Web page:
The elongated tortoise used to be imported in huge numbers in the past. Although it is still imported today the numbers are not as great. It has been bred in captivity but it is far from common. It seems that many of the imported tortoises that come from forest type habitat are typically infested with parasites and have a very difficult time acclimating to captivity. This is usually the case with imported elongated tortoises as well. They are usually very difficult to acclimate which is why they are still not very common in collections despite the large numbers that were imported in the past. As with most other tortoises an outdoor enclosure is usually the easiest way to maintain this tortoise. A densely planted enclosure with a good ground cover of leaf litter or mulch makes the elongated feel quite comfortable. This tortoise is small enough that a similar enclosure could be set up indoors. The key is to provide a humid environment but not overly moist. The diet for this tortoise is very similar to other forest type dwelling tortoises in that it should be provided with dark leafy greens and vegetables supplemented with fleshy fruits such as pears, apples and various berries. It is also known to consume insects, slugs and carrion when found. Water should be provided at all times. Providing a shallow pool is also an added benefit.Imported specimens should be examined by a vet and properly treated for any parasites found.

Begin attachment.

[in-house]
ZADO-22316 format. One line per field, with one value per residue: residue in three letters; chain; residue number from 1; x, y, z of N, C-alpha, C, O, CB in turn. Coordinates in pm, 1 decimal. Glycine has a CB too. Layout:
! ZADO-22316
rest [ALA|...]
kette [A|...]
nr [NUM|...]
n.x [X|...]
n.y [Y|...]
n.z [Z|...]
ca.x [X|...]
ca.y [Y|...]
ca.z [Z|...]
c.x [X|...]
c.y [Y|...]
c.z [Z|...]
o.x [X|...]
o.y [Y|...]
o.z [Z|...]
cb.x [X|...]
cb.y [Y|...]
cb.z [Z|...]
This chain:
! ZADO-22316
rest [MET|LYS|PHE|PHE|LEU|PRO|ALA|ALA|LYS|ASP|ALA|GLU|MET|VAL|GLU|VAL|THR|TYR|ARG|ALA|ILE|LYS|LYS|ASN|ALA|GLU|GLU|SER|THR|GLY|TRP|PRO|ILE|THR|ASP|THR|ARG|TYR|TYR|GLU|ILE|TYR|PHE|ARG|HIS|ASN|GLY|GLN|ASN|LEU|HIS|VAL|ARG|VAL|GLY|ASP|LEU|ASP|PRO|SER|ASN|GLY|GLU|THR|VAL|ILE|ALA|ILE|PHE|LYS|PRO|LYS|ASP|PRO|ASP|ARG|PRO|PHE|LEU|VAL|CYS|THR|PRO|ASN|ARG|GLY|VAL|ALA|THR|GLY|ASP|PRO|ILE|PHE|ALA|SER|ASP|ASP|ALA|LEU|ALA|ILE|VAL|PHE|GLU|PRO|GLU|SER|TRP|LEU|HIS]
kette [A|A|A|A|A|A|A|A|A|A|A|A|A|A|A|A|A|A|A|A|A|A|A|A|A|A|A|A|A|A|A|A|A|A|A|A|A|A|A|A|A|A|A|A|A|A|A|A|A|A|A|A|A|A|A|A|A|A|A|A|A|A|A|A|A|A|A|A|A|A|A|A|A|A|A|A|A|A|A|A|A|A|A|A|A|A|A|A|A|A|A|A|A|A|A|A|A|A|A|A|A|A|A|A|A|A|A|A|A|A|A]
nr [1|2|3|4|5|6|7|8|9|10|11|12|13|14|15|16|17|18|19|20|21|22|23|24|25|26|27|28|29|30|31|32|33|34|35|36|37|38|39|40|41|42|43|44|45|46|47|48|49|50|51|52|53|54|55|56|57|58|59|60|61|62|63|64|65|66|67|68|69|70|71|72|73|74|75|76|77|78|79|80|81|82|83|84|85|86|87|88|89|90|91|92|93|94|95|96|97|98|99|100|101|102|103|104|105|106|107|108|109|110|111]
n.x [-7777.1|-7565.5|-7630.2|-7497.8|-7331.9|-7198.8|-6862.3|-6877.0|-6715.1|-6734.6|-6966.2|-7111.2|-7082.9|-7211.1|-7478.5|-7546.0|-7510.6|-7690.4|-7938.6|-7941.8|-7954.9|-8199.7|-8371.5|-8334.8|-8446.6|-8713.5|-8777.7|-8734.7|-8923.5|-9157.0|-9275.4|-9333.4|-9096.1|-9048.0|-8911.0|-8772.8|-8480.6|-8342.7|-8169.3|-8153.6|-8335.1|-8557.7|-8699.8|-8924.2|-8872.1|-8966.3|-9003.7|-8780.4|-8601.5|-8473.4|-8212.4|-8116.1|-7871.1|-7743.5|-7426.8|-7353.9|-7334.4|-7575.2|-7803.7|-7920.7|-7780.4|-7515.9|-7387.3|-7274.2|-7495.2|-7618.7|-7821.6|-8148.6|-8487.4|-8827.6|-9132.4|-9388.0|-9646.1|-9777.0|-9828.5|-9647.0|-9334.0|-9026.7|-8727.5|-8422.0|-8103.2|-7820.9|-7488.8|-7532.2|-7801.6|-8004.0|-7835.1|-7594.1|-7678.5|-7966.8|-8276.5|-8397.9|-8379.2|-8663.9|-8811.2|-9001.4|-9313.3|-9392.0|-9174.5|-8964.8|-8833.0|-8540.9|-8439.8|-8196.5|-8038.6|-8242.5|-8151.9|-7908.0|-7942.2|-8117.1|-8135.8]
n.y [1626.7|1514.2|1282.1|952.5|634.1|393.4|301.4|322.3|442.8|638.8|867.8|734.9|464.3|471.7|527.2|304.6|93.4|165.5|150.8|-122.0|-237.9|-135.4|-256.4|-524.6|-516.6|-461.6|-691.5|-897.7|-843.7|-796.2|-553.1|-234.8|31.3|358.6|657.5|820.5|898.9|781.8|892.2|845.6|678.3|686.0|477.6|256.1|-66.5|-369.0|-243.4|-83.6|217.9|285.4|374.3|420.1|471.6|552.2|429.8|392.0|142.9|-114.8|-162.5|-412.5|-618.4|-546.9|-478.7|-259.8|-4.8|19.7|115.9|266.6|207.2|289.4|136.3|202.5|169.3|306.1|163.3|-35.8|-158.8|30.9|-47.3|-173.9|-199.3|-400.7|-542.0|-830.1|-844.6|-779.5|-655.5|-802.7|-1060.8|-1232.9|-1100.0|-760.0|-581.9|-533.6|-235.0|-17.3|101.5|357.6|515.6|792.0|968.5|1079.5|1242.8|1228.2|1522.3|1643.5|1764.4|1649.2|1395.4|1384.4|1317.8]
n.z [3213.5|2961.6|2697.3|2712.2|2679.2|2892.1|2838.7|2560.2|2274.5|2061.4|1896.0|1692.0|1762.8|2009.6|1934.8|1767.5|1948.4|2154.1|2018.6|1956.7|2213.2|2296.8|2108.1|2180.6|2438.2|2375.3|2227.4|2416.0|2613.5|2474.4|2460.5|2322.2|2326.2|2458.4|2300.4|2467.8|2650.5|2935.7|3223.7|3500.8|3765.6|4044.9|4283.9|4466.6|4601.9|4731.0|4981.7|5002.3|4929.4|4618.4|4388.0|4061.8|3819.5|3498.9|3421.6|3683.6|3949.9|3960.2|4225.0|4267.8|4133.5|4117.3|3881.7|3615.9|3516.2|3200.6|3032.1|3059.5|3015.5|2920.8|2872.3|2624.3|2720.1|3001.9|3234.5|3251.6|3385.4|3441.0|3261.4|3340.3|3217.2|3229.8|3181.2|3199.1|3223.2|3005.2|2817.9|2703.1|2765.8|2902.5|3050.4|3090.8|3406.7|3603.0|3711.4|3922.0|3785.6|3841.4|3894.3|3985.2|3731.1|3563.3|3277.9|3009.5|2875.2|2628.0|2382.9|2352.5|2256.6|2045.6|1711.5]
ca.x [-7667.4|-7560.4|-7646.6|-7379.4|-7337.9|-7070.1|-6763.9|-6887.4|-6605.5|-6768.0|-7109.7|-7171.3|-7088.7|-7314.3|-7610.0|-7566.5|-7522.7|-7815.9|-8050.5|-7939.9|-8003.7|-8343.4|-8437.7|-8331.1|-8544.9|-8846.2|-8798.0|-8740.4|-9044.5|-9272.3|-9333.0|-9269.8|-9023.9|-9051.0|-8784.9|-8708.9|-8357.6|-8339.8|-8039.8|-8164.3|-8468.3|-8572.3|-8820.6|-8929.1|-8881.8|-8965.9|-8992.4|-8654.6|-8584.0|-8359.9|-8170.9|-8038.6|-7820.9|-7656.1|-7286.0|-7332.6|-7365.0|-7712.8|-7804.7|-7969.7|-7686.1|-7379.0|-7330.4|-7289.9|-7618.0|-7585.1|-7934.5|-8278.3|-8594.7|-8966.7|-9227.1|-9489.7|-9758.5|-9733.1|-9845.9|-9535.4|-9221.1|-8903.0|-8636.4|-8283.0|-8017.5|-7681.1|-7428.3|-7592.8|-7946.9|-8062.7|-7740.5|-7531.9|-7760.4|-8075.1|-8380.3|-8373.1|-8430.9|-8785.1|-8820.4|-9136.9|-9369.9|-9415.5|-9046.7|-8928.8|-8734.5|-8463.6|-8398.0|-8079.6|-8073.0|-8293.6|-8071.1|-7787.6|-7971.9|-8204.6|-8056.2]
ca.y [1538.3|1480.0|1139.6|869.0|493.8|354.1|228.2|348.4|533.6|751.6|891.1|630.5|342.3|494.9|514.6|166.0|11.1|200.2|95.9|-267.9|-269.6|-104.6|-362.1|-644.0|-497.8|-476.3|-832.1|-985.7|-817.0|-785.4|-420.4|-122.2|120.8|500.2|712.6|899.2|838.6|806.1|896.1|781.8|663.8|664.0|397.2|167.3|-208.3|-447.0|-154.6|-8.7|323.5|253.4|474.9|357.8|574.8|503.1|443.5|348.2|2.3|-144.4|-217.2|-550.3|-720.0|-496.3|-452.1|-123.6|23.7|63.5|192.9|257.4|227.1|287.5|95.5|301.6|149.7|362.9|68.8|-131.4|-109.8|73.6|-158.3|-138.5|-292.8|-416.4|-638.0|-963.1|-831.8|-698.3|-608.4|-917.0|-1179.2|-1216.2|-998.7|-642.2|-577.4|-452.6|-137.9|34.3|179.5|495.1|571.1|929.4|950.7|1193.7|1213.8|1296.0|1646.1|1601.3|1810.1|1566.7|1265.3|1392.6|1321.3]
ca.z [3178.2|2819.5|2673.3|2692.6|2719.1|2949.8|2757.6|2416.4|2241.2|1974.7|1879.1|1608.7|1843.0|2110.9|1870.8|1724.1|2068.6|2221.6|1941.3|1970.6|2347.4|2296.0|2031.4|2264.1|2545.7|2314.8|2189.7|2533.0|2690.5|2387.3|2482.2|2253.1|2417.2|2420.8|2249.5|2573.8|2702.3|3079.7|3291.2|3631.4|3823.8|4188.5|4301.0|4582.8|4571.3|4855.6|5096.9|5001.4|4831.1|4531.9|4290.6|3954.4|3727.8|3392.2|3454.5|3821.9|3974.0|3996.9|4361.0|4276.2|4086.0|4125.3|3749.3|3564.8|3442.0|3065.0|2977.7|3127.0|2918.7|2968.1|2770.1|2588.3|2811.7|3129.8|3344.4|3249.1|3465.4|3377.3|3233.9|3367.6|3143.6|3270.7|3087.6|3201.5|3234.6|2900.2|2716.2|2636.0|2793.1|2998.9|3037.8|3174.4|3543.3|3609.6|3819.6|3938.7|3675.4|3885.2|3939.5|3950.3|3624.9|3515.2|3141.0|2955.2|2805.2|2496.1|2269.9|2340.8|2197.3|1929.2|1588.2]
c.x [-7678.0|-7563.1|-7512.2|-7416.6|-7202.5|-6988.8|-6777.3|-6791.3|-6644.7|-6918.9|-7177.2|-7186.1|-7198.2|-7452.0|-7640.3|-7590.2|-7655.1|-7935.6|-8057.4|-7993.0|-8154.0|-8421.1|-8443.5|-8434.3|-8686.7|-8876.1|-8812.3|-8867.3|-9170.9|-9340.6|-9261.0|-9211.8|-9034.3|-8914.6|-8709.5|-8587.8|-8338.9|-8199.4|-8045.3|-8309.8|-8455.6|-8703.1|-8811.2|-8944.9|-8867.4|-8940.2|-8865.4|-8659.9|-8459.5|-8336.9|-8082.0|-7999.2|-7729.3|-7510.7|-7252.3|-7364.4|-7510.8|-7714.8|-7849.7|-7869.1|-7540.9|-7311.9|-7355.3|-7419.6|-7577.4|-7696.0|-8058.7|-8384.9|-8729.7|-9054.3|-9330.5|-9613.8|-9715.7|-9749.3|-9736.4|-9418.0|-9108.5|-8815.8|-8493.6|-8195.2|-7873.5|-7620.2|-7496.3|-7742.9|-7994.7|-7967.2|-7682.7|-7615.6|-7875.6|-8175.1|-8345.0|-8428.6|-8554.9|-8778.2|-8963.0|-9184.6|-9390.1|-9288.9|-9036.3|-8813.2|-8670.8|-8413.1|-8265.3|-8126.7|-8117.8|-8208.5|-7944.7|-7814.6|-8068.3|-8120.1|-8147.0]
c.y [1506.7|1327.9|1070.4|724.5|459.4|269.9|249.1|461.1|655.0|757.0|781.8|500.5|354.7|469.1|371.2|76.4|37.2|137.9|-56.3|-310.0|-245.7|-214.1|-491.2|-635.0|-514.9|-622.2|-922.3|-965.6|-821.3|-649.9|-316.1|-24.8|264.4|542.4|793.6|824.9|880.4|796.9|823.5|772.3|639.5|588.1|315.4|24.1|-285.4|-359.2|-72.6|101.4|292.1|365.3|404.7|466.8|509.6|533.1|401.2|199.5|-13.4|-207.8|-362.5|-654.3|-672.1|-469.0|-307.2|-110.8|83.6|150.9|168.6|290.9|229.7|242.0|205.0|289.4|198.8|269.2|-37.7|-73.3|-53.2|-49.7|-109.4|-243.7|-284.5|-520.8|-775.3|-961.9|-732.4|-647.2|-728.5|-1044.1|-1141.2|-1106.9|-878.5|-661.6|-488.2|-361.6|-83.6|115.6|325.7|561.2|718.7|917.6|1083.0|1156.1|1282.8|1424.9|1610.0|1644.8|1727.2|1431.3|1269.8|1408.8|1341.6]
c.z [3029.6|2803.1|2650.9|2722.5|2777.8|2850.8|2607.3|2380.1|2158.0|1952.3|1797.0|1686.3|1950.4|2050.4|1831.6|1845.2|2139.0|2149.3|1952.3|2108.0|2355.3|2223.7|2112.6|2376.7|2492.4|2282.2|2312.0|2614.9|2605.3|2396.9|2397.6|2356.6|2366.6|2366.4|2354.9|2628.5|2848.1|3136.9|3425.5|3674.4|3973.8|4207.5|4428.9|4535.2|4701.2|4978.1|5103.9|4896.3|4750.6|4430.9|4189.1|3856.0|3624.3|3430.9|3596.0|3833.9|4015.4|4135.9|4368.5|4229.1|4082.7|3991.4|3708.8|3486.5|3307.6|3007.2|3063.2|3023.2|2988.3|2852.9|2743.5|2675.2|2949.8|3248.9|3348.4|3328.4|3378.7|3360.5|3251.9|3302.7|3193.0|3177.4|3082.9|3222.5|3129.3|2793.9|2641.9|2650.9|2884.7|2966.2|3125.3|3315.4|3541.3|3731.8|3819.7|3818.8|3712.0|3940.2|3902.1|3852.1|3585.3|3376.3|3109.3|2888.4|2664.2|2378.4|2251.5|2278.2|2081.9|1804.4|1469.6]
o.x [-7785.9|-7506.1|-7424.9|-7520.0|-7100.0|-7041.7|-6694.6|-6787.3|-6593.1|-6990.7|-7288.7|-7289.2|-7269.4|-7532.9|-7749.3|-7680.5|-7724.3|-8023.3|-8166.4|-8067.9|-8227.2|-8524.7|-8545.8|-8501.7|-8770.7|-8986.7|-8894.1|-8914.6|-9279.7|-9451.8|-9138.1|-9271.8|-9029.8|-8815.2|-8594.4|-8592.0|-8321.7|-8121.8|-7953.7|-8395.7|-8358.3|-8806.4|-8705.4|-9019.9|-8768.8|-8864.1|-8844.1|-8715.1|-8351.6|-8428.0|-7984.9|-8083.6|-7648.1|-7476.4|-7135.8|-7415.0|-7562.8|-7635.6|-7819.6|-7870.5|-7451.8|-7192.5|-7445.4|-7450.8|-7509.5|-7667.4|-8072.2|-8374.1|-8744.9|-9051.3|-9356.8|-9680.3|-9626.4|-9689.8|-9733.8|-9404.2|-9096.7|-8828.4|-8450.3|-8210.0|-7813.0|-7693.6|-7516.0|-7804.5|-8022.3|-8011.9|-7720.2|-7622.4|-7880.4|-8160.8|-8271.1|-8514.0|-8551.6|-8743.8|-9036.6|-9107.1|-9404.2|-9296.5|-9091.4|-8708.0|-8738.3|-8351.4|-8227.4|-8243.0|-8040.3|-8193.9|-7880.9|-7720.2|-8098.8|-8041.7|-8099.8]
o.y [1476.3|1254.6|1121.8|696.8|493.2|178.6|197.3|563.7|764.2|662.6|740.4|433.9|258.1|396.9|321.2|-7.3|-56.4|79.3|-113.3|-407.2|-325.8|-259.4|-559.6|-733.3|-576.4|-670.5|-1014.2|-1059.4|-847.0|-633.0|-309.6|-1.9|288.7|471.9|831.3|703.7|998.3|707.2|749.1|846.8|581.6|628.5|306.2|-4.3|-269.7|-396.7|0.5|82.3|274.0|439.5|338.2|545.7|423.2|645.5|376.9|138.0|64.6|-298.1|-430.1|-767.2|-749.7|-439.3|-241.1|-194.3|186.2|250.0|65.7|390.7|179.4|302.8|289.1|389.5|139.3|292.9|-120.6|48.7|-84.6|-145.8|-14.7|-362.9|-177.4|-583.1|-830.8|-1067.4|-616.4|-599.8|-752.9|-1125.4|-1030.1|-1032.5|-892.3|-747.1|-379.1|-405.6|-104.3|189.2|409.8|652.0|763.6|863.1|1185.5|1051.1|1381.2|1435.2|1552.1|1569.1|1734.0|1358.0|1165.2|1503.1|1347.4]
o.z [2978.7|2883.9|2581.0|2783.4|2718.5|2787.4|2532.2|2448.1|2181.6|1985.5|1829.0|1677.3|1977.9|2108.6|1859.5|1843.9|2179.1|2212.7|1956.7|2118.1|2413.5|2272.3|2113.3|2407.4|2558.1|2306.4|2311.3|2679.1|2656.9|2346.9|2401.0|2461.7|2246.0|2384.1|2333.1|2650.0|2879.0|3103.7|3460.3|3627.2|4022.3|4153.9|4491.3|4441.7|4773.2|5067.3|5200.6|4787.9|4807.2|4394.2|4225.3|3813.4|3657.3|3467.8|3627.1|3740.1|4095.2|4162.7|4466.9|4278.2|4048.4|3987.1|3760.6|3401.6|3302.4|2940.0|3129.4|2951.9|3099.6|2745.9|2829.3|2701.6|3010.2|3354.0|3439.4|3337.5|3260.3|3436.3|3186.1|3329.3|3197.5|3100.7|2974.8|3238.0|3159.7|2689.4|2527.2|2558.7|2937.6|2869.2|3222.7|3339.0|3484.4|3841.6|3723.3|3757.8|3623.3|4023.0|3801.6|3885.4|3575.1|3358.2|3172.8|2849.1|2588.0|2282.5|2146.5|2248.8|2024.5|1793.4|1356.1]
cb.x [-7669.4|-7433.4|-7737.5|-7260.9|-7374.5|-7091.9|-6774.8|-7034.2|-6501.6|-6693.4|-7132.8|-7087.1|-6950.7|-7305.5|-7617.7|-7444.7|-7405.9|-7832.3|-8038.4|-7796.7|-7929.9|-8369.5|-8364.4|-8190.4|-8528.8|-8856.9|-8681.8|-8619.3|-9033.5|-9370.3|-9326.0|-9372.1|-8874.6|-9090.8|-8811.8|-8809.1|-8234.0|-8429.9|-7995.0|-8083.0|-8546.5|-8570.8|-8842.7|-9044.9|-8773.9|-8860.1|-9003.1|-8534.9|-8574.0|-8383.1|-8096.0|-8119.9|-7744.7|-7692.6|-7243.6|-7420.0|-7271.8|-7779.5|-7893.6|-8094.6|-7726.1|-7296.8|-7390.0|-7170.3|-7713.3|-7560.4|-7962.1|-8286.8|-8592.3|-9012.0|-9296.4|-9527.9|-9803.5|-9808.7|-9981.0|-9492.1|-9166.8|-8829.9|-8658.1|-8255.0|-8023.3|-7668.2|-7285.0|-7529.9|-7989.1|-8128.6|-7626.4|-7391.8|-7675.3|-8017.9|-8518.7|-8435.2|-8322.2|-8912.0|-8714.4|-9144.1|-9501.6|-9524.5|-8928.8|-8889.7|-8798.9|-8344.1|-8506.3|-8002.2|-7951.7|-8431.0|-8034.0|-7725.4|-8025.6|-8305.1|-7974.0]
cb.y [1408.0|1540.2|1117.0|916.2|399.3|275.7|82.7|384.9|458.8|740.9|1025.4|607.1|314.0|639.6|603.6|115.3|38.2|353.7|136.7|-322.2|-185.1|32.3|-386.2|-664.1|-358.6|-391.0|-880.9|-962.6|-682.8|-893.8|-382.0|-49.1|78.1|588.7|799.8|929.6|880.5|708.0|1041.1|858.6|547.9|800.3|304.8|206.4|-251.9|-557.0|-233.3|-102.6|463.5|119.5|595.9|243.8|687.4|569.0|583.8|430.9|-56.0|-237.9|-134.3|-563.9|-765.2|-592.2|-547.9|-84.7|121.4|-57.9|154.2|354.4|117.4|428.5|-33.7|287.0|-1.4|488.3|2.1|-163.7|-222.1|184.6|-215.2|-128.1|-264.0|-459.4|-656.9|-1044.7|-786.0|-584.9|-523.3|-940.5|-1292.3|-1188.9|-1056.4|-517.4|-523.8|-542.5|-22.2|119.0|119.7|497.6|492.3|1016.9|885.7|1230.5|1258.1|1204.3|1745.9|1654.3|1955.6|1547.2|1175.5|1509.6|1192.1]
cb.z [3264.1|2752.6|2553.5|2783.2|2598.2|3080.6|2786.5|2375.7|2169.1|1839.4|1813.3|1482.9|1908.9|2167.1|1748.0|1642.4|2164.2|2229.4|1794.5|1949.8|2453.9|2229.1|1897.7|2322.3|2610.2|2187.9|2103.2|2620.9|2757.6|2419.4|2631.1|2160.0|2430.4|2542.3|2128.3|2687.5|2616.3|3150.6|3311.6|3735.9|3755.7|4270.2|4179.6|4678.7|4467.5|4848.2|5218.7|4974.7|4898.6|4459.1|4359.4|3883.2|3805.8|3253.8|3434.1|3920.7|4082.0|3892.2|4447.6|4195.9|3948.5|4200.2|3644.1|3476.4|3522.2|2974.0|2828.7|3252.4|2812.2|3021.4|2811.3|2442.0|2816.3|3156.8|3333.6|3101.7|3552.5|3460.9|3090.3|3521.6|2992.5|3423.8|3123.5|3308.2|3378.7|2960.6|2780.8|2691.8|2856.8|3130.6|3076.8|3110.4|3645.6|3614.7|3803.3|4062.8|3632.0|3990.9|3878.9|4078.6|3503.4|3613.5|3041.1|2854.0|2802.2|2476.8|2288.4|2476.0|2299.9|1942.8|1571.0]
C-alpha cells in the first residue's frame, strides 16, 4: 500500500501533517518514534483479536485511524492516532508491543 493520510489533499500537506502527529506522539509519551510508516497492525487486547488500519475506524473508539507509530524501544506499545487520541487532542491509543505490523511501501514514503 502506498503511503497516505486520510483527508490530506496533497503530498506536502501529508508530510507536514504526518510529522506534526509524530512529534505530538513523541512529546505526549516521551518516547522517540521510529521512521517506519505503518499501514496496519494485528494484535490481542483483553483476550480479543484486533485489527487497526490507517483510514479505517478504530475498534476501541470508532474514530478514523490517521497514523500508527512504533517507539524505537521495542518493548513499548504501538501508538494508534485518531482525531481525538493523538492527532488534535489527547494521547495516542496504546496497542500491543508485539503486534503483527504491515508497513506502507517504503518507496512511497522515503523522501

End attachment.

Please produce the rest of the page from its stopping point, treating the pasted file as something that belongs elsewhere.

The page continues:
Cool humid mountain forest and grassland.
Nepal, India, Burma, Thailand, Peninsular Malaysia, Laos, Cambodia, Vietnam, and southern China.
Scientific Name: Indotestudo elongata
Species Group: tortoise
Size: 6 to 8 lbs